Colebrook Road’s Delayed Follow To “On Time” Is Well Worth The Wait

It has to be mentioned somewhere, so let’s get it out of the way now. Full disclosure, we consider the fellas of Colebrook Road as personal friends. Away from The Brewgrass Chronicle, we are fans of the band.

Ethically it is important we make that known. And if that colors your reaction to this review, we understand. Especially since we suspect there will be those who accuse us of gushing about their new album, “Hindsight is 2020,” out today on Mountain Fever Records.

That we know the band, and are from the same part of Pennsylvania, is also relevant to this review because it is being written under unusual circumstances. “Hindsight is 2020” was originally set to be released in March of 2020. The band was nominated for an IBMA Emerging Artist Momentum Award following the 2019 release of their Mountain Fever Records debut “On Time.” The plan was to strike while the iron was hot, hit the road behind it all summer to pick up momentum heading into September’s IBMA gathering.

Of course we all know what happened in March 2020. Almost all momentum everywhere came to a halt. The release was put on hold. Not sure anybody thought it would be another year until the band could plan to get out behind it.

In the meantime, in its occasional, mostly outdoor gigs prior to its current tour, Colebrook Road has been playing the new stuff from this album. And since those outdoor gigs include a few backyard “house” shows and a couple of other local gigs we’ve been at, it’s a new release of familiar, to us, favorites.

It’s been long enough since the album was completed for the song “Back To Where We’ve Been,” the banjo-driven second cut on the album, to take on a new meaning. Originally an ode to returning to some favorite venues, by the time the album is being released it has taken on a bigger, anxious to be able to be back on the road tone.

For those familiar with the winding two-lane country road from which the band takes its name, the album is a perfect reflection of the area that lies between Pennsylvania’s state capital, Harrisburg, and Lancaster. Two songs in particular, “Dry Ground Blues,” and “Coyote” have their roots in guitar player, lead singer, and songwriter Jesse Eisenbise’s home near Hershey, Pa.

Jesse Eisenbise

“Dry Ground Blues” is a farmer’s plea for rain inspired by Eisenbise’s childhood memories of a drought’s impact on his family’s farm and the dustbowl tales of his grandparents. “Coyote” laments the housing developments encroaching nearby.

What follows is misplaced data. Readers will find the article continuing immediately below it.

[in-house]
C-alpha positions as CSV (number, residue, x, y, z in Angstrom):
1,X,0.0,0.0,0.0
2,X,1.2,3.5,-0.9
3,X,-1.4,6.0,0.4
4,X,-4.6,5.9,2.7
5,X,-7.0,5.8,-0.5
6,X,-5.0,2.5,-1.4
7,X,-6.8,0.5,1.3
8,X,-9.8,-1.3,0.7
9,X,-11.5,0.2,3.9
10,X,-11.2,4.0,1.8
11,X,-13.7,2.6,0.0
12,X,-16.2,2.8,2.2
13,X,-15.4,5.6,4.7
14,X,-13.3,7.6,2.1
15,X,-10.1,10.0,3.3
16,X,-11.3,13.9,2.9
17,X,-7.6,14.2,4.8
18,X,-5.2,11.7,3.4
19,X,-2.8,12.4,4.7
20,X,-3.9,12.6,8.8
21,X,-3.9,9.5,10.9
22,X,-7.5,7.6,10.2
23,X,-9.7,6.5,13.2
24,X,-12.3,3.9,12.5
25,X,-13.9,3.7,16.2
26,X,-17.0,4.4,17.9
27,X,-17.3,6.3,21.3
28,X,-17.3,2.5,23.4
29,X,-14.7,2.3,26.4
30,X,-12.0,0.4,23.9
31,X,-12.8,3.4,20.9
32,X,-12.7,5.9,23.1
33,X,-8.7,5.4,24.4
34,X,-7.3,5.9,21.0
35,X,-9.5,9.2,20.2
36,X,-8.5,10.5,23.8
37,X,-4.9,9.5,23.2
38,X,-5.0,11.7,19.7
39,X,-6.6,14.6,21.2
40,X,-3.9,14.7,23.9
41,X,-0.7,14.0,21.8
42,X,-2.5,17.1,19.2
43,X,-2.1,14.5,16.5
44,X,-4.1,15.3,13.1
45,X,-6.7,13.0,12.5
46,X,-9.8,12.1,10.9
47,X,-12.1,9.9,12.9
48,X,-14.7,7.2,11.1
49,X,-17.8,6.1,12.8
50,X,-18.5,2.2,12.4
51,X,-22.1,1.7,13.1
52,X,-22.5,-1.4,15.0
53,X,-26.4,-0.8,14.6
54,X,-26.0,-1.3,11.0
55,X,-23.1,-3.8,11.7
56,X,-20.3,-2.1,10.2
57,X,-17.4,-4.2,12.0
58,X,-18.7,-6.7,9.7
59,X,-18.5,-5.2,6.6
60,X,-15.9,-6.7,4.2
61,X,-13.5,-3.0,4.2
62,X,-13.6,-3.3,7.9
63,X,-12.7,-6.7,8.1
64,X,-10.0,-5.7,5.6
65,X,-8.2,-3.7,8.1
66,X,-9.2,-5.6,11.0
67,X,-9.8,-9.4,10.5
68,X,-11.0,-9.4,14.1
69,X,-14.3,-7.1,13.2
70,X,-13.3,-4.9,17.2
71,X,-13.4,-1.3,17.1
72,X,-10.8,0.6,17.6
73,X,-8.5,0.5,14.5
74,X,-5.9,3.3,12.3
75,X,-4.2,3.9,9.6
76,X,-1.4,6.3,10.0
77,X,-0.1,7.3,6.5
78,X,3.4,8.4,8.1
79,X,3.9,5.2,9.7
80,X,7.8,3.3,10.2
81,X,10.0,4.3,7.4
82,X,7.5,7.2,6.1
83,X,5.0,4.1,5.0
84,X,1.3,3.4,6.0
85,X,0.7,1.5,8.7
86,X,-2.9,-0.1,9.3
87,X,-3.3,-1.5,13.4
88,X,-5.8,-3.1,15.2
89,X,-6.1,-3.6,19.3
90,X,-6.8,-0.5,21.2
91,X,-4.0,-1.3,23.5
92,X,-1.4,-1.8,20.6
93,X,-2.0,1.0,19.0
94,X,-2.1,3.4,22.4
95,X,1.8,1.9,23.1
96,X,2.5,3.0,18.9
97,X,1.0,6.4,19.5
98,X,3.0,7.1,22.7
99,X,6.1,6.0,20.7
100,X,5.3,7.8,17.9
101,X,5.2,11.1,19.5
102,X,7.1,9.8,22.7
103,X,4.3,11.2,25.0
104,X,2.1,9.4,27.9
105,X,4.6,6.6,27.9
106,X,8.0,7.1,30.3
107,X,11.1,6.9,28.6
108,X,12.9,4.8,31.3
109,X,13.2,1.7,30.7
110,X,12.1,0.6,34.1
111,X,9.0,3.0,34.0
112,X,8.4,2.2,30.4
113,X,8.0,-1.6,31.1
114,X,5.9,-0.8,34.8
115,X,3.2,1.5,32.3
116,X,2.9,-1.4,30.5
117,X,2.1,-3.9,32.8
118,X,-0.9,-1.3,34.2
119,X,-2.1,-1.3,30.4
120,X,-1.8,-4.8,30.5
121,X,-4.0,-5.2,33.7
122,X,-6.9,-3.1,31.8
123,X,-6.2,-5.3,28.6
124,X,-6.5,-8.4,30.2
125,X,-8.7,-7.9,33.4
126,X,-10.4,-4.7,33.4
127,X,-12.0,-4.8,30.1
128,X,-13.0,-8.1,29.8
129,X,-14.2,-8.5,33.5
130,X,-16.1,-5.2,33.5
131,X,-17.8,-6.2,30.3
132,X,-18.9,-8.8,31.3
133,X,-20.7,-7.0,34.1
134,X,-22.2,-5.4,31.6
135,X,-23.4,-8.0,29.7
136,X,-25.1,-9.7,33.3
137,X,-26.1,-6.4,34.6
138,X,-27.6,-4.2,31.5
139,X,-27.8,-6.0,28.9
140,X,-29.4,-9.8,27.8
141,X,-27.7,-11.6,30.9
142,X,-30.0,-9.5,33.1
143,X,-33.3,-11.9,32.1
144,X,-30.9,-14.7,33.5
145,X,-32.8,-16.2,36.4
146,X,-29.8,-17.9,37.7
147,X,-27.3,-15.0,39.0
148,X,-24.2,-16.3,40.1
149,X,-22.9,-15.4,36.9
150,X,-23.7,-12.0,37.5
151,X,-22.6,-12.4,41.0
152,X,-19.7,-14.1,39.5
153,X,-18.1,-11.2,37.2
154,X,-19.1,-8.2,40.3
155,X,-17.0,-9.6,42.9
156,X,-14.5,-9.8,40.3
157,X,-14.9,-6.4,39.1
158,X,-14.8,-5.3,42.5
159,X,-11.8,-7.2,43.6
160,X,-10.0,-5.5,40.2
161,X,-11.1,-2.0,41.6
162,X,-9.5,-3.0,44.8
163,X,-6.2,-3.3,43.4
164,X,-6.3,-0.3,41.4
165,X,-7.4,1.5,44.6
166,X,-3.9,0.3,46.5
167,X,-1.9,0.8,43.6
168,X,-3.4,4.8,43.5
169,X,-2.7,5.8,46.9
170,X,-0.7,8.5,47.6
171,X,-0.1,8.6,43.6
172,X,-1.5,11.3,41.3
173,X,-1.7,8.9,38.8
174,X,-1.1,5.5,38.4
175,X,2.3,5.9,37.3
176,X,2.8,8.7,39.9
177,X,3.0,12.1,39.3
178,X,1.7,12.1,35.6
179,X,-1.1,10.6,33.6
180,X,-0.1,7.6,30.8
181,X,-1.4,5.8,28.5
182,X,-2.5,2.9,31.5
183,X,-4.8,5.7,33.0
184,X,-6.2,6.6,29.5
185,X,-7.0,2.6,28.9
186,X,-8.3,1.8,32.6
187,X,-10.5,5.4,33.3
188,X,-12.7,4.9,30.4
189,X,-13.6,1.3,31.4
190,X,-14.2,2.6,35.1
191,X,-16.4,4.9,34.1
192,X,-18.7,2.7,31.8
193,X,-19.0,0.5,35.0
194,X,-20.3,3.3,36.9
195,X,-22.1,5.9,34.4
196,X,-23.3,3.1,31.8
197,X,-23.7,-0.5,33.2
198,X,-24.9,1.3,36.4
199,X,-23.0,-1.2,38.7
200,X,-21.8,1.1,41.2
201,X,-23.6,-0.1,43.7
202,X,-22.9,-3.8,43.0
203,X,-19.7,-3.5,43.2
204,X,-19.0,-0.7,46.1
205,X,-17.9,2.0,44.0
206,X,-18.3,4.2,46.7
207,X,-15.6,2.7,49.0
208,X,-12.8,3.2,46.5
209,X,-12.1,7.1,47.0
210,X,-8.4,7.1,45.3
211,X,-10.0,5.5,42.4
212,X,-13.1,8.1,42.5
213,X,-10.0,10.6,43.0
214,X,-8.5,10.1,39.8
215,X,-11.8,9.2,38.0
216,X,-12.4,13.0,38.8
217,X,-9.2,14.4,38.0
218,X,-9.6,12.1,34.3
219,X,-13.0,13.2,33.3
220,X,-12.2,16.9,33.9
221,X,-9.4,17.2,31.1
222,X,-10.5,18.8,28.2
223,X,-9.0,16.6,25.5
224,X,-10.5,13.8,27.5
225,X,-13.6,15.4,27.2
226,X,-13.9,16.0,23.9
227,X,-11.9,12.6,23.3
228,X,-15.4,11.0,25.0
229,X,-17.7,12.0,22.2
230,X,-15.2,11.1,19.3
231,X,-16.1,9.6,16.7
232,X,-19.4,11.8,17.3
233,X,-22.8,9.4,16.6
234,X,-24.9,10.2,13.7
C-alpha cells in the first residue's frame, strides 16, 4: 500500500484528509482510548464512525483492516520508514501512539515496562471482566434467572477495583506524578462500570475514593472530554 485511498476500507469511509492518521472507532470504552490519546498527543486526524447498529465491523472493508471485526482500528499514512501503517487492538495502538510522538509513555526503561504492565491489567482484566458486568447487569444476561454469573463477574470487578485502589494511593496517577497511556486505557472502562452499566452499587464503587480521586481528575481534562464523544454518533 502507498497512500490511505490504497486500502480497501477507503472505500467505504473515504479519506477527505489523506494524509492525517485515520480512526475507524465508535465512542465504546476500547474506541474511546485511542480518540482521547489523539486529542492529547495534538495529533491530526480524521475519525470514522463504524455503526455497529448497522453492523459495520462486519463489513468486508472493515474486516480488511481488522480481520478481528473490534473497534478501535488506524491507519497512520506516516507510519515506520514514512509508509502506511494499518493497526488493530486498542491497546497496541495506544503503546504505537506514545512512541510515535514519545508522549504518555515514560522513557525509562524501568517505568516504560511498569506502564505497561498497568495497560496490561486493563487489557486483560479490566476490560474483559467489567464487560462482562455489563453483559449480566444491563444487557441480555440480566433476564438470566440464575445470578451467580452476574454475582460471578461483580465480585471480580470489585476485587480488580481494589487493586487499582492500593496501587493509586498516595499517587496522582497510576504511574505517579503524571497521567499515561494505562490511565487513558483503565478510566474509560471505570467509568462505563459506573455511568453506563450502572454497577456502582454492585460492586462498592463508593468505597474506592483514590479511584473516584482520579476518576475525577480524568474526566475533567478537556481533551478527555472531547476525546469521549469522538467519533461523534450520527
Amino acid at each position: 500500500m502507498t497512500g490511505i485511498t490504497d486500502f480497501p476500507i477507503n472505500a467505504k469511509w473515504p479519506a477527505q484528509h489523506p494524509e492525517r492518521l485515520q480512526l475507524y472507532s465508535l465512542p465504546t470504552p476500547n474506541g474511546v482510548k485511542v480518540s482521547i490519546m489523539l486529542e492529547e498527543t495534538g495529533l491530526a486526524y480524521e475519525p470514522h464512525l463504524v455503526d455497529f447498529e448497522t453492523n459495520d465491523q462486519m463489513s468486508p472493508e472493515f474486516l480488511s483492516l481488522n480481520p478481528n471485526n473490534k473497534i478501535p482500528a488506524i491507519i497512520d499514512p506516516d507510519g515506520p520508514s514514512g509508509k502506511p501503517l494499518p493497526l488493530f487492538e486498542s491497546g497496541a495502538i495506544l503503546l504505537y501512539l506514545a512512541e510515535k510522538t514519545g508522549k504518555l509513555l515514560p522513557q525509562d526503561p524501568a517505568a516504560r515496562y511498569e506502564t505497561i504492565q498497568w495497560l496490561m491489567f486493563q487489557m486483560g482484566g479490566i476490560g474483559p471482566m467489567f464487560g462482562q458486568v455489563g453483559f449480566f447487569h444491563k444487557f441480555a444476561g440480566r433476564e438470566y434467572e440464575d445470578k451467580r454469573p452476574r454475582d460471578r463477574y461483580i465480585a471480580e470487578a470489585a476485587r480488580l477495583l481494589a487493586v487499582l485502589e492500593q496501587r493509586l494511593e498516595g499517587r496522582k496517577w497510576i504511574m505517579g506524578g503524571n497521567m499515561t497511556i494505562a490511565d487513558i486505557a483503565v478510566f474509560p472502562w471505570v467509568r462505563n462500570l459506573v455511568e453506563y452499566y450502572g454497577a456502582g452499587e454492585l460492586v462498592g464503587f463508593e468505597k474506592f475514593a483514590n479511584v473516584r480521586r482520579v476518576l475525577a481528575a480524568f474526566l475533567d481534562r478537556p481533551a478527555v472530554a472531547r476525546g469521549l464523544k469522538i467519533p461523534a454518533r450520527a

Both reflect Eisenbise’s knack for writing strong, poetic lyrics, as does “Carolina Side,” a hauntingly beautiful tale of finding your way home that features some clawhammer banjo by Mark Rast. Rast, who wrote the instrumental title cut, also shows off a little more versatility playing dobro on “Dance in Three,” a  soulful, melancholy waltz written by fiddle player Joe McAnulty.

The 10-song album of all original material closes with another McAnulty tune, “Days in the Nightime,” a celebration of bad behavior that features an infectious bass line by Jeff Campbell that surely deserves a solo, at least thus far missing in live performances of the song. It’s one of those rare bass lines that can suck you in and turn all the other instruments into background compliments.

That is saying a lot about how much we dig the bass on that one because every other picker in the band actually takes a break in this one. And the musicianship throughout the album befits the outstanding songwriting. It’s not just Wade Brooks Yankey’s monster chops and inventive solos on the mandolin, McAnulty’s fiddle virtuosity, Rast’s five-string shreds, or Eisenbise’s sneaky good flat picking. It’s the way they fit those pieces together seamlessly, sharing breaks like an old couple that finishes each other’s sentences. It is the sort of tightness that comes from playing together since 2009.

Joe McAnulty, left, and Mark Rast

As an aside, Eisenbise and Yankey actually have known each other since seventh grade and graduated high school together, but they didn’t start playing music together until they were reacquainted when they both moved back to the area a few years before they formed the band.

So, do we like the album? Yes, a lot. But like we told you at the start, we are biased. So best you give it a listen and decide for yourself.You will be glad you did.

Colebrook Road “Hindsight is 2020” is available through the band’s web site and on major streaming services